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Adaptive Experimental Design Using the Propensity Score

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  • Hahn, Jinyong
  • Hirano, Keisuke
  • Karlan, Dean

Abstract

Many social experiments are run in multiple waves, or are replications of earlier social experiments. In principle, the sampling design can be modified in later stages or replications to allow for more efficient estimation of causal effects. We consider the design of a two-stage experiment for estimating an average treatment effect, when covariate information is available for experimental subjects. We use data from the first stage to choose a conditional treatment assignment rule for units in the second stage of the experiment. This amounts to choosing the propensity score, the conditional probability of treatment given covariates. We propose to select the propensity score to minimize the asymptotic variance bound for estimating the average treatment effect. Our procedure can be implemented simply using standard statistical software and has attractive large-sample properties.

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Bibliographic Info

Paper provided by University Library of Munich, Germany in its series MPRA Paper with number 8315.

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Date of creation: 15 Apr 2008
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Handle: RePEc:pra:mprapa:8315

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  1. Dean Karlan & John A. List, 2006. "Does Price Matter in Charitable Giving? Evidence from a Large-Scale Natural Field Experiment," Working Papers 1, The Field Experiments Website.
  2. Alfonso Flores-Lagunes & Arturo Gonzalez & Todd Neumann, 2010. "Learning But Not Earning? The Impact Of Job Corps Training On Hispanic Youth," Economic Inquiry, Western Economic Association International, vol. 48(3), pages 651-667, 07.
  3. Imbens, Guido W & Angrist, Joshua D, 1994. "Identification and Estimation of Local Average Treatment Effects," Econometrica, Econometric Society, vol. 62(2), pages 467-75, March.
  4. Jinyong Hahn, 1998. "On the Role of the Propensity Score in Efficient Semiparametric Estimation of Average Treatment Effects," Econometrica, Econometric Society, vol. 66(2), pages 315-332, March.
  5. Guido Imbens, 2000. "Efficient Estimation of Average Treatment Effects Using the Estimated Propensity Score," Econometric Society World Congress 2000 Contributed Papers 1166, Econometric Society.
  6. Dean S. Karlan & Jonathan Zinman, 2008. "Credit Elasticities in Less-Developed Economies: Implications for Microfinance," American Economic Review, American Economic Association, vol. 98(3), pages 1040-68, June.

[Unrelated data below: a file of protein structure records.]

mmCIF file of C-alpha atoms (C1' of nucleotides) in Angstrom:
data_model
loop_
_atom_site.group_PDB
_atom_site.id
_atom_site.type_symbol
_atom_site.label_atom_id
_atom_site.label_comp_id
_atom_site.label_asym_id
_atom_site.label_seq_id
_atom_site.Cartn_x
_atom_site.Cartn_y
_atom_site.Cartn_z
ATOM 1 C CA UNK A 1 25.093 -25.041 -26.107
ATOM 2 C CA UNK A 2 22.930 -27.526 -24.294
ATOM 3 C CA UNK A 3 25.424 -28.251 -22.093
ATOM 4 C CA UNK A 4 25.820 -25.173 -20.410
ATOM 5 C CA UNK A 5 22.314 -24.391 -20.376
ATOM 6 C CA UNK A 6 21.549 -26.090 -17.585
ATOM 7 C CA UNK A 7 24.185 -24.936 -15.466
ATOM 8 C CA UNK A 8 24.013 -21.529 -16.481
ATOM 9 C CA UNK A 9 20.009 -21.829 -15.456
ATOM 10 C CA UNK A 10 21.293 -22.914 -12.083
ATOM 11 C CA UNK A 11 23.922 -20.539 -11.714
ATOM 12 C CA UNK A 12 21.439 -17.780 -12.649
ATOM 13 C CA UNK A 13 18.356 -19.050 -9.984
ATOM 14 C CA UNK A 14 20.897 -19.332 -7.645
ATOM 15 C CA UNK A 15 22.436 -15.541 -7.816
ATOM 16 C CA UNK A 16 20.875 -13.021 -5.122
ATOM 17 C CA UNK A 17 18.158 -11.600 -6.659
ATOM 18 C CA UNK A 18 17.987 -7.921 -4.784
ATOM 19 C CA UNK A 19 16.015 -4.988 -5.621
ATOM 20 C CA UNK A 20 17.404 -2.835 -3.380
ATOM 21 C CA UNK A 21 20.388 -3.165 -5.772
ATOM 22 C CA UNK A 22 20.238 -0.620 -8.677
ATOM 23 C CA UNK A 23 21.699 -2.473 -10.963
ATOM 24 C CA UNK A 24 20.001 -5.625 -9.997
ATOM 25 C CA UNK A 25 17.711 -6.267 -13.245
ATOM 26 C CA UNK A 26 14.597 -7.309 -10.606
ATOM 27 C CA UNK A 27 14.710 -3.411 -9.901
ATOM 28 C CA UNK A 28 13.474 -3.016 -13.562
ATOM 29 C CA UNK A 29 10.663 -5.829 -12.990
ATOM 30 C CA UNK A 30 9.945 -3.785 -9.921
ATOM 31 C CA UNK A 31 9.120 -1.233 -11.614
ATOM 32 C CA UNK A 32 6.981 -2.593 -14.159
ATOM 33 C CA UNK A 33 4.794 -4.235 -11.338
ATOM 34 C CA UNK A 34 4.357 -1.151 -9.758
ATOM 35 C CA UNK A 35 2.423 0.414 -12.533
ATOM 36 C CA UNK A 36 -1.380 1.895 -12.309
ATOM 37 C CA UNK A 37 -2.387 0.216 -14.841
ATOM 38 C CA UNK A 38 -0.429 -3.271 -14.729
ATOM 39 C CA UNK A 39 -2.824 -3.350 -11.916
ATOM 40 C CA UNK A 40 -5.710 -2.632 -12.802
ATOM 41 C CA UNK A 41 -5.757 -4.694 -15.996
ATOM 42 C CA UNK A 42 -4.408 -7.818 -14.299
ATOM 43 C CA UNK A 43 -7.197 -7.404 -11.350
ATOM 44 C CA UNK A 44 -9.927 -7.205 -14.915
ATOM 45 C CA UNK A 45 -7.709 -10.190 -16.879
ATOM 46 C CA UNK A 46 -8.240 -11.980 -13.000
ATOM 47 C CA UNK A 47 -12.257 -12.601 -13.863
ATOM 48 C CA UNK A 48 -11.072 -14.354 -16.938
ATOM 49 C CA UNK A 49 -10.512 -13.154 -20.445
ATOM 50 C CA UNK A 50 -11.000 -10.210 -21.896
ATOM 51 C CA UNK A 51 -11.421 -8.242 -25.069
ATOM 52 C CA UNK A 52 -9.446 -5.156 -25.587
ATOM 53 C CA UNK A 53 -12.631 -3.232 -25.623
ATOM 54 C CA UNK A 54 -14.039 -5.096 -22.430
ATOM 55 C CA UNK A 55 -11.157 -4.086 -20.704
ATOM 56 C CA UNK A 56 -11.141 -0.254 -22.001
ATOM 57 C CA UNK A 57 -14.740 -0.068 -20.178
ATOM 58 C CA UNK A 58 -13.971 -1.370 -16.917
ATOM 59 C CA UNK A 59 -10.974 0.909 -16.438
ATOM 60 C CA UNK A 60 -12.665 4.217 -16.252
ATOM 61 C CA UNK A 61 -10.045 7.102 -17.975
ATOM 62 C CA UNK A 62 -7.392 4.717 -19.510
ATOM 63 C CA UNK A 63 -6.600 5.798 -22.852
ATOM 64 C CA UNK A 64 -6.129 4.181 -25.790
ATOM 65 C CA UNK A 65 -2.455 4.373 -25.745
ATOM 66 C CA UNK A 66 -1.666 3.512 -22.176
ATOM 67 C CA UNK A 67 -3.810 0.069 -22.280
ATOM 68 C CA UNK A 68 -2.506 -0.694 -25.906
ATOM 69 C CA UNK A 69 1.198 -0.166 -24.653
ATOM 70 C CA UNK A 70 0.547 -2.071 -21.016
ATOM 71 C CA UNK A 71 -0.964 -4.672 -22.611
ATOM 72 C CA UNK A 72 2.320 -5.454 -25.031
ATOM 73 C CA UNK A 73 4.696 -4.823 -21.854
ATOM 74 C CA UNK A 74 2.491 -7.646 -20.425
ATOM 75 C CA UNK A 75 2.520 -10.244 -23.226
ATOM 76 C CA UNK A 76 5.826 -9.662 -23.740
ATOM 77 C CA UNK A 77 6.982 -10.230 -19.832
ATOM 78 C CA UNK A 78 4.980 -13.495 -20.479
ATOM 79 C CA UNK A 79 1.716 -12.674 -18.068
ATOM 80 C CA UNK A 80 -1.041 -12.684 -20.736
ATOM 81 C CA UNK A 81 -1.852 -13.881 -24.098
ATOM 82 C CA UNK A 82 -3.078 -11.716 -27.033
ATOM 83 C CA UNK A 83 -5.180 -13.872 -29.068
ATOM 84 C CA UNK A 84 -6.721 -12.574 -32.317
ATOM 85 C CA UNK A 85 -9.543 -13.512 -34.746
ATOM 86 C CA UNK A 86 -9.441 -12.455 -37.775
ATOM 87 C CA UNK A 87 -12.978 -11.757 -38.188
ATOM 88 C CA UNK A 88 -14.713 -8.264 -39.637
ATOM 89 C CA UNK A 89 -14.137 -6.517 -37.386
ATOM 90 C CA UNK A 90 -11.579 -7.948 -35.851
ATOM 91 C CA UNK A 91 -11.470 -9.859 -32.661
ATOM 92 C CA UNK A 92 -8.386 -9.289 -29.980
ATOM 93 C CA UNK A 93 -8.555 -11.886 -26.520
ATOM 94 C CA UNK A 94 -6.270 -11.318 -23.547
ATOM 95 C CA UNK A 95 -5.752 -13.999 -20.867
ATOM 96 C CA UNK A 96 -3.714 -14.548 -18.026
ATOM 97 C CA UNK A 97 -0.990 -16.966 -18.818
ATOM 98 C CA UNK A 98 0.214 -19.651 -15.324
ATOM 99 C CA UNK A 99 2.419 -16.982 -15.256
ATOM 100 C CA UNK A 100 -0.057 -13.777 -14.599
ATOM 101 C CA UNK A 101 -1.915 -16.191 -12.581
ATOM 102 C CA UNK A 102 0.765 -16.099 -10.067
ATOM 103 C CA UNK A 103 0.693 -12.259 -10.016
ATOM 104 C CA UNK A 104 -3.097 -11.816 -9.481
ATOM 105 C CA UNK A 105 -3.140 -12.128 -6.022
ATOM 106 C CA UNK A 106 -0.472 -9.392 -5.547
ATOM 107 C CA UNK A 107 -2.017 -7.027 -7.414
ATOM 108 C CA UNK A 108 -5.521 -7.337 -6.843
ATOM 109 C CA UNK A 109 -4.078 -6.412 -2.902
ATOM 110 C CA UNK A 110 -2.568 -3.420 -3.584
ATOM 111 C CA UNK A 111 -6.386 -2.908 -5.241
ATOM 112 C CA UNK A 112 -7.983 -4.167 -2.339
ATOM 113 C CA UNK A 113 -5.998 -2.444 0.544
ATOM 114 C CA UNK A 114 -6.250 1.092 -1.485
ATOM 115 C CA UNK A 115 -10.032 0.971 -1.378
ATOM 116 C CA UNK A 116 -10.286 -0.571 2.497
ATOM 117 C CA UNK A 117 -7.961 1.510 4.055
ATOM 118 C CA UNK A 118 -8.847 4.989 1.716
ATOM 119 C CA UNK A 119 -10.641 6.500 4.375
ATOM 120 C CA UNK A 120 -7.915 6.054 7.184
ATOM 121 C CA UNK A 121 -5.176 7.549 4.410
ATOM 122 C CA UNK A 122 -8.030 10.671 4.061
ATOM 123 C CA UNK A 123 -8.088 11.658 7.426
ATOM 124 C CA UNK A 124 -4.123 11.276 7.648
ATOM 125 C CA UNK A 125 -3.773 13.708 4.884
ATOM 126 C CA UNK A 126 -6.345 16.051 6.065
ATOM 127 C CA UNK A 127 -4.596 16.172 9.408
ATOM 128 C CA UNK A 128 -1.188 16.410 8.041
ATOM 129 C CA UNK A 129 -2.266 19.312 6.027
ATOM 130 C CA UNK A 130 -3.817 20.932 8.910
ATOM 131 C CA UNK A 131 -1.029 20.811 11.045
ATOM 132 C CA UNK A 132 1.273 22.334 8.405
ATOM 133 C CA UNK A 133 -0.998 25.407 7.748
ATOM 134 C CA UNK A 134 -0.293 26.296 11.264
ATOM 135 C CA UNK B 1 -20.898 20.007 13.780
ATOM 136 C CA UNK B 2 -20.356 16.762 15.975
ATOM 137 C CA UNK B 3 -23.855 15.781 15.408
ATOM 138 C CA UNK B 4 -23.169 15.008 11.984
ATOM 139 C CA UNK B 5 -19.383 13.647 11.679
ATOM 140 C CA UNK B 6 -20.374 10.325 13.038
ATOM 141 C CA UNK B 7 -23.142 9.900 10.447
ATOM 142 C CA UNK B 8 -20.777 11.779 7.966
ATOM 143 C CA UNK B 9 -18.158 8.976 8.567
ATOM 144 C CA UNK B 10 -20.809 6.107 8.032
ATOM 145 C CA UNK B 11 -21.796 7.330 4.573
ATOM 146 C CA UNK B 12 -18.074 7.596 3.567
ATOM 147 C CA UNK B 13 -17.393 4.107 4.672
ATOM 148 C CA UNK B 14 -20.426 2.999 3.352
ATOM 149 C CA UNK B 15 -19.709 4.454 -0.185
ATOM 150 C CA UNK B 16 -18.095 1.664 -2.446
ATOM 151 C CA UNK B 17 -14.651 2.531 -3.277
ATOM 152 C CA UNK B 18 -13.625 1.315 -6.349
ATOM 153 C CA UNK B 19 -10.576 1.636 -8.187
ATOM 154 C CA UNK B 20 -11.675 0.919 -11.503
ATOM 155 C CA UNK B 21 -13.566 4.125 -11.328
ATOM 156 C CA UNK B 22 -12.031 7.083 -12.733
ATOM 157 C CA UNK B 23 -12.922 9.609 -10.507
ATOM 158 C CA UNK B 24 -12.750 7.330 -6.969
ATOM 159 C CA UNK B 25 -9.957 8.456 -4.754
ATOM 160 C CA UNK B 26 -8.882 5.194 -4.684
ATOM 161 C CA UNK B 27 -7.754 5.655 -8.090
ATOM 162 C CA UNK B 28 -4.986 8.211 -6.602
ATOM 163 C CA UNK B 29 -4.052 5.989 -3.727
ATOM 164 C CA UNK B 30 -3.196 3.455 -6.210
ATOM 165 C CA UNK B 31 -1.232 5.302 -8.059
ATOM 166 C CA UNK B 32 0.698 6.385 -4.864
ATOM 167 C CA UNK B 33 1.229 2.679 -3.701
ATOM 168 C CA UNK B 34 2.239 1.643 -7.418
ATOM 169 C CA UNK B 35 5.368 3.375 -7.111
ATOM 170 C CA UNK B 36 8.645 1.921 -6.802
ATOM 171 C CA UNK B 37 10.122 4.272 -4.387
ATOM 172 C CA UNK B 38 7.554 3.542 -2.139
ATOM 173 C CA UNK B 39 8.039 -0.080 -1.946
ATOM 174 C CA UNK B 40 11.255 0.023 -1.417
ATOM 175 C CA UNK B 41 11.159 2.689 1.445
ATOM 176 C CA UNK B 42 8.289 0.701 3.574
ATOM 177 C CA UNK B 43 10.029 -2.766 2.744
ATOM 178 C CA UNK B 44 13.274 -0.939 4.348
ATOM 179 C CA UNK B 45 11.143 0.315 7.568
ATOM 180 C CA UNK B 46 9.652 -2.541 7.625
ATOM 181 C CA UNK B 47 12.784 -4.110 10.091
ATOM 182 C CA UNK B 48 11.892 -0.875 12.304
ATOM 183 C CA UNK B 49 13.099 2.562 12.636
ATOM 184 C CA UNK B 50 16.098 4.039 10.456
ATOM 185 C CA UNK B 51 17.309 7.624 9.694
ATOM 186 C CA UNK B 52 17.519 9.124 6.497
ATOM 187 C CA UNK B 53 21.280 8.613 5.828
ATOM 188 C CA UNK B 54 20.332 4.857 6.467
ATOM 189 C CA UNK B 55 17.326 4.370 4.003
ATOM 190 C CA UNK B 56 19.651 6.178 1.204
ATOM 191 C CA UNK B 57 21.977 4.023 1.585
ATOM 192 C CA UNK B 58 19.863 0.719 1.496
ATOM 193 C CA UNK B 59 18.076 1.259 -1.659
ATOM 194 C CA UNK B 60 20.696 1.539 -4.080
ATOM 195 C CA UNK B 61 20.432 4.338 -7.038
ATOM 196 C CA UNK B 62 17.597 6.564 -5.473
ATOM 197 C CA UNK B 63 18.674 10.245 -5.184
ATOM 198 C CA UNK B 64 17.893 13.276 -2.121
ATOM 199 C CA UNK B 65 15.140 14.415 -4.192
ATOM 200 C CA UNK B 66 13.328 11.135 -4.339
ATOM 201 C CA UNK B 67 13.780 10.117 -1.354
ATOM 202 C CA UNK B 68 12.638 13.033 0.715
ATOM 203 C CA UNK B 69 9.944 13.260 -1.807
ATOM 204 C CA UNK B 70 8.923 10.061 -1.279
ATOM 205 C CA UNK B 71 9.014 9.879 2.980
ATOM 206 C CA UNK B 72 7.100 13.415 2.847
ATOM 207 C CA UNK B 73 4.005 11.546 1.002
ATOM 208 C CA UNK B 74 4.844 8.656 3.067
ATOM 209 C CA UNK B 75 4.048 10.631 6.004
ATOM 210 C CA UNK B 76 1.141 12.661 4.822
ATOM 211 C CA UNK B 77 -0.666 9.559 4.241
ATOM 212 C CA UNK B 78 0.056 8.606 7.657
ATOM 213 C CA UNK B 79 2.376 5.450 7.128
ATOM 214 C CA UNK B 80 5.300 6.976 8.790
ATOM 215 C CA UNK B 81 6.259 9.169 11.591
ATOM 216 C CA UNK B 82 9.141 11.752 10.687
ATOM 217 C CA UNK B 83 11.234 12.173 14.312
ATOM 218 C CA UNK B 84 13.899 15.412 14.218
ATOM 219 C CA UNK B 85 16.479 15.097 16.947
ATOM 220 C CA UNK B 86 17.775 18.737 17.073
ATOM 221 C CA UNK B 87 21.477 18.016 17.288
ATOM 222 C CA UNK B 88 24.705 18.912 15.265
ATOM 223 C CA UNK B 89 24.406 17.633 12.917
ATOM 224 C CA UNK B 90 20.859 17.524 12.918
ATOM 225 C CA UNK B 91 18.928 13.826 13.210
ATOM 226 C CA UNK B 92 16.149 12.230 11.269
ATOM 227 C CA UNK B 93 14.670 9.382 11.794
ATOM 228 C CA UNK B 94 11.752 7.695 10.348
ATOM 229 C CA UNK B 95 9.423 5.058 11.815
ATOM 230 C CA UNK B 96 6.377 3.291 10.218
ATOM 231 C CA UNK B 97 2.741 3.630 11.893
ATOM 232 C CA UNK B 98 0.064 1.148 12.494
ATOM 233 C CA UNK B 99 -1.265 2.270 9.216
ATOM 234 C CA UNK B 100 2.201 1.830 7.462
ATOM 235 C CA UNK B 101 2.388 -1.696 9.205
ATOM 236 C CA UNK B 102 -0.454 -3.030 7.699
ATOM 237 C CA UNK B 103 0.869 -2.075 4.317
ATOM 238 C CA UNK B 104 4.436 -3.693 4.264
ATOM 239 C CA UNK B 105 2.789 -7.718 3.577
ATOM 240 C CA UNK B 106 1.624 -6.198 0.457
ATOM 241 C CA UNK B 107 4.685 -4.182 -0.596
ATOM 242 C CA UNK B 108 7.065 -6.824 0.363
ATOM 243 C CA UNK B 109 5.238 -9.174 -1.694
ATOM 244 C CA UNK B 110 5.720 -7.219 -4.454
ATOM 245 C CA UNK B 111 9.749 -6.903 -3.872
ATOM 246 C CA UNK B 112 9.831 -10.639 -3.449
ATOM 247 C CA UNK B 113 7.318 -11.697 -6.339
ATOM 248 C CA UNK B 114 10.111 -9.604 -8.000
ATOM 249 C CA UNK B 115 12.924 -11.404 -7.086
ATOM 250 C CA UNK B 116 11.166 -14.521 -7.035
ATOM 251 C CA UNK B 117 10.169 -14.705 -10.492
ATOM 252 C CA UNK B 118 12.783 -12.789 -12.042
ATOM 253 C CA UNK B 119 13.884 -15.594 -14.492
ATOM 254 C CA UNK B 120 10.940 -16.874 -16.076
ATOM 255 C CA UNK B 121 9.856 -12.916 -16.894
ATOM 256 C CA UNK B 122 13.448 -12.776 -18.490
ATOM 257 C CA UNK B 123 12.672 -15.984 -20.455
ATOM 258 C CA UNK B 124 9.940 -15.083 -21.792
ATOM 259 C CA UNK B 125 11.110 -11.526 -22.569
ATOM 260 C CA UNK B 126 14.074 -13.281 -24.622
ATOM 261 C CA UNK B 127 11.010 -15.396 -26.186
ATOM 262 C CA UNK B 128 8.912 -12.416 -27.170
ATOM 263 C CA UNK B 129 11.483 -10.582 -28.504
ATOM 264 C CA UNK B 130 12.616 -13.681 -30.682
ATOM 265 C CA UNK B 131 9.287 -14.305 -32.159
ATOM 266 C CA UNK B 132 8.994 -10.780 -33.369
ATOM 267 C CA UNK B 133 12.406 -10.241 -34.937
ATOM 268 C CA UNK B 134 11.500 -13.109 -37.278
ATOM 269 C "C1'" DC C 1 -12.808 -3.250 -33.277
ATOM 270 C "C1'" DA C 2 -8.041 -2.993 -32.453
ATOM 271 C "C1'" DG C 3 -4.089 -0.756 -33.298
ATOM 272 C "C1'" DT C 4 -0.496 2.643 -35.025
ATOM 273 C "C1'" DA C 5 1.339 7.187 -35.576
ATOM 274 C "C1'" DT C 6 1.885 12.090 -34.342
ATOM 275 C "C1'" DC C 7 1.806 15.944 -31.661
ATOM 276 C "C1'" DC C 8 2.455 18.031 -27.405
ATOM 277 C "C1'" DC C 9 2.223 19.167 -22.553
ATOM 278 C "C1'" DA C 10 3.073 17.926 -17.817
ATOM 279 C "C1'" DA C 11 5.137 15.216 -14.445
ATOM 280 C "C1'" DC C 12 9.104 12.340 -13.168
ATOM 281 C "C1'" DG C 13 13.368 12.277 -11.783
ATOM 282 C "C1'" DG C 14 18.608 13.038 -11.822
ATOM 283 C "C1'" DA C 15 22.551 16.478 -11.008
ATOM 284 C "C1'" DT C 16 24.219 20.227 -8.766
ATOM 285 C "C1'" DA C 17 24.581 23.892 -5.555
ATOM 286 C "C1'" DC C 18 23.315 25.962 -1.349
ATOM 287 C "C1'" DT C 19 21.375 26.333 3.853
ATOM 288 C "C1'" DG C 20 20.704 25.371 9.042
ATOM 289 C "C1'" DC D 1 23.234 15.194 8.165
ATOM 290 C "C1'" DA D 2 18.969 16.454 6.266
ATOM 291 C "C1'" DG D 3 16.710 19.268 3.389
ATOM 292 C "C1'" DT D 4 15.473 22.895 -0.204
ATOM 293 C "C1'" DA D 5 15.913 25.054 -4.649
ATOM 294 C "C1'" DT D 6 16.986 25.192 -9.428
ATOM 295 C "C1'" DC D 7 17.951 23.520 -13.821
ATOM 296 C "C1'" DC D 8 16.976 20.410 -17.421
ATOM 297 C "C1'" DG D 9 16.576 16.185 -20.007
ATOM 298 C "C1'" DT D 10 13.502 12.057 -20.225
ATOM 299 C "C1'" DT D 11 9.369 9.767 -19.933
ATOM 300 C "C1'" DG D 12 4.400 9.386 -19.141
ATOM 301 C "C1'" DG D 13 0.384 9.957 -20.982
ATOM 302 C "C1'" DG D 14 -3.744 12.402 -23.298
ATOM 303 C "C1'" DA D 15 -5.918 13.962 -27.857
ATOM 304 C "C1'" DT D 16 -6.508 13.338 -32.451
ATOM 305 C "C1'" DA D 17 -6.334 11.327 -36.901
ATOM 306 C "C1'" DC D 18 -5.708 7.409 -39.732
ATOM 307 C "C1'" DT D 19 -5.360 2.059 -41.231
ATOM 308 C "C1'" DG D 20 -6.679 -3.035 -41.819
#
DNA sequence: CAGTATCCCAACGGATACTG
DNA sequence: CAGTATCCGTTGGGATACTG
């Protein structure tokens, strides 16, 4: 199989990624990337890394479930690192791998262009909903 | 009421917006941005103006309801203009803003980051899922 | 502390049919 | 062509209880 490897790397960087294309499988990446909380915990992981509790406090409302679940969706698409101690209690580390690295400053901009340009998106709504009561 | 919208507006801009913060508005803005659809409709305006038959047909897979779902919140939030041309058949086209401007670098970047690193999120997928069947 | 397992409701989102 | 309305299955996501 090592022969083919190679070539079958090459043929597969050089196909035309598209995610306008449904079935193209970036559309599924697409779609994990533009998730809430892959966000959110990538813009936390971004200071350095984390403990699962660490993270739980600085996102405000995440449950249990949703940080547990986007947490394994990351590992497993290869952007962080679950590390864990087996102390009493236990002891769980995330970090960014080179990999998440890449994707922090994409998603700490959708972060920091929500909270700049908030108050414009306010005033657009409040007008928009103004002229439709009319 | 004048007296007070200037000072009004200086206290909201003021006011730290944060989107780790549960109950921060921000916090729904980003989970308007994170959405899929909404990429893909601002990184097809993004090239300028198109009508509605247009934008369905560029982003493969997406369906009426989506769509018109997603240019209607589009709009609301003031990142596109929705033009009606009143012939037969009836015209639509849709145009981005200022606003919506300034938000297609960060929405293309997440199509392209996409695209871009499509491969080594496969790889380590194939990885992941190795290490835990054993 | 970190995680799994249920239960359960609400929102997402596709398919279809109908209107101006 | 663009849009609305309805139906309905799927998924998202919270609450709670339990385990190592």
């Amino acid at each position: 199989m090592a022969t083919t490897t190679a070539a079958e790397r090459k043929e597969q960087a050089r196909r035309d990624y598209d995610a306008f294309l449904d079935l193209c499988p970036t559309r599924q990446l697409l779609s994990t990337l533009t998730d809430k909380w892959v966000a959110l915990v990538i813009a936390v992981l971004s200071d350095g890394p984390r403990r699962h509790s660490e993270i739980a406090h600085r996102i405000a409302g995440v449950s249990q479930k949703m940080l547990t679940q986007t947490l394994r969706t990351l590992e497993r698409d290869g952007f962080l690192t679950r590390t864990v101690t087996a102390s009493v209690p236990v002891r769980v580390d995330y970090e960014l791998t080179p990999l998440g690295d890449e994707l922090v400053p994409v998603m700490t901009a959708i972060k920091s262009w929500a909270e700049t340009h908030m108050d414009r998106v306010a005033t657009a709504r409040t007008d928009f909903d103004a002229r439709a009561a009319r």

7. Duncan I. Simester & Peng Sun & John N. Tsitsiklis, 2006. "Dynamic Catalog Mailing Policies," Management Science, INFORMS, vol. 52(5), pages 683-696, May.
  8. Chamberlain, Gary, 1986. "Asymptotic efficiency in semi-parametric models with censoring," Journal of Econometrics, Elsevier, vol. 32(2), pages 189-218, July.
  9. Flores-Lagunes, Alfonso & Gonzalez, Arturo & Neumann, Todd C., 2005. "Learning but Not Earning? The Value of Job Corps Training for Hispanic Youths," IZA Discussion Papers 1638, Institute for the Study of Labor (IZA).
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Cited by:
  1. Timothy B. Armstrong & Shu Shen, 2013. "Inference on Optimal Treatment Assignments," Cowles Foundation Discussion Papers 1927, Cowles Foundation for Research in Economics, Yale University.
  2. John A. List & Sally Sadoff & Mathis Wagner, 2010. "So you want to run an experiment, now what? Some Simple Rules of Thumb for Optimal Experimental Design," NBER Working Papers 15701, National Bureau of Economic Research, Inc.
  3. Debopam Bhattacharya & Pascaline Dupas, 2008. "Inferring Welfare Maximizing Treatment Assignment under Budget Constraints," NBER Working Papers 14447, National Bureau of Economic Research, Inc.
  4. Timothy B. Armstrong & Shu Shen, 2013. "Inference on Optimal Treatment Assignments," Cowles Foundation Discussion Papers 1927R, Cowles Foundation for Research in Economics, Yale University, revised Apr 2014.
  5. Kyungchul Song, 2009. "Efficient Estimation of Average Treatment Effects under Treatment-Based Sampling," PIER Working Paper Archive 09-011, Penn Institute for Economic Research, Department of Economics, University of Pennsylvania.
  6. Fink, Günther & McConnell, Margaret & Vollmer, Sebastian, 2011. "Testing for Heterogeneous Treatment Effects in Experimental Data: False Discovery Risks and Correction Procedures," Hannover Economic Papers (HEP) dp-477, Leibniz Universität Hannover, Wirtschaftswissenschaftliche Fakultät.

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